In addition to such clinically focused questions, Hanage has worked extensively on the phenomenon of homologous recombination in bacteria, which shuffles genetic material among lineages, studying how it can be detected and its consequences for how bacteria respond in the face of novel selective pressures. "He has developed new methods for data analysis and combining molecular and traditional epidemiology," says Stephen Pelton, Boston University Schools of Medicine and Public Health. Indeed, recombination or horizontal gene transfer makes the very notion of species problematic for bacteria, another of Hanage's major interests, one for which he was awarded a University Research Fellowship by the Royal Society. Hanage has also increasingly become involved with population genomic analyses of large numbers of very closely related pathogen isolates to probe in detail their patterns of transmission and diversification. His work on pathogen evolution was recognized with the 2012 Fleming Prize from the Society for General Microbiology. "Recently, Hanage has been among the pioneers of genomic epidemiology for bacterial pathogens. He exemplifies the combination of theoretical and experimental skills that will be fundamental to the future of infectious disease epidemiology," describes nominator Marc Lipsitch, Harvard School of Public Health.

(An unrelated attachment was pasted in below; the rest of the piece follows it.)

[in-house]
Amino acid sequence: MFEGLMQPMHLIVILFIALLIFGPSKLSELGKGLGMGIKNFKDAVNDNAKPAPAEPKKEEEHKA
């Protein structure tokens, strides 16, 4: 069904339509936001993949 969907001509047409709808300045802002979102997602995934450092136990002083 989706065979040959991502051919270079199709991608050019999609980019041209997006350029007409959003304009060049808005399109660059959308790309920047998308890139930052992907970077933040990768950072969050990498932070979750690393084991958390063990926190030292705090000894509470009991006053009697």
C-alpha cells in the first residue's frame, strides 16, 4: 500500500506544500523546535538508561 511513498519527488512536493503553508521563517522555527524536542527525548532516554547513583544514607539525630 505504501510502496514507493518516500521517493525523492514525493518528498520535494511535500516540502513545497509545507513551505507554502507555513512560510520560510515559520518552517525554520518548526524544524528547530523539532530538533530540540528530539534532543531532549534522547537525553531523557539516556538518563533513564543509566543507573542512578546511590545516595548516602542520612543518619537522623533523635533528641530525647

"I believe Hanage's largest contributions have yet to come," says Pelton. "I think he will lead us to new insights into genetic regulation that permit specific clones of Streptococcus pneumoniae to successfully compete in the nasopharynx, to be more easily transmitted from person to person, and to evade host defenses to cause disease. I am confident that this will inform new approaches to treatment and disease prevention."
"Beyond his scientific
|Contact: Garth Hogan|
American Society for Microbiology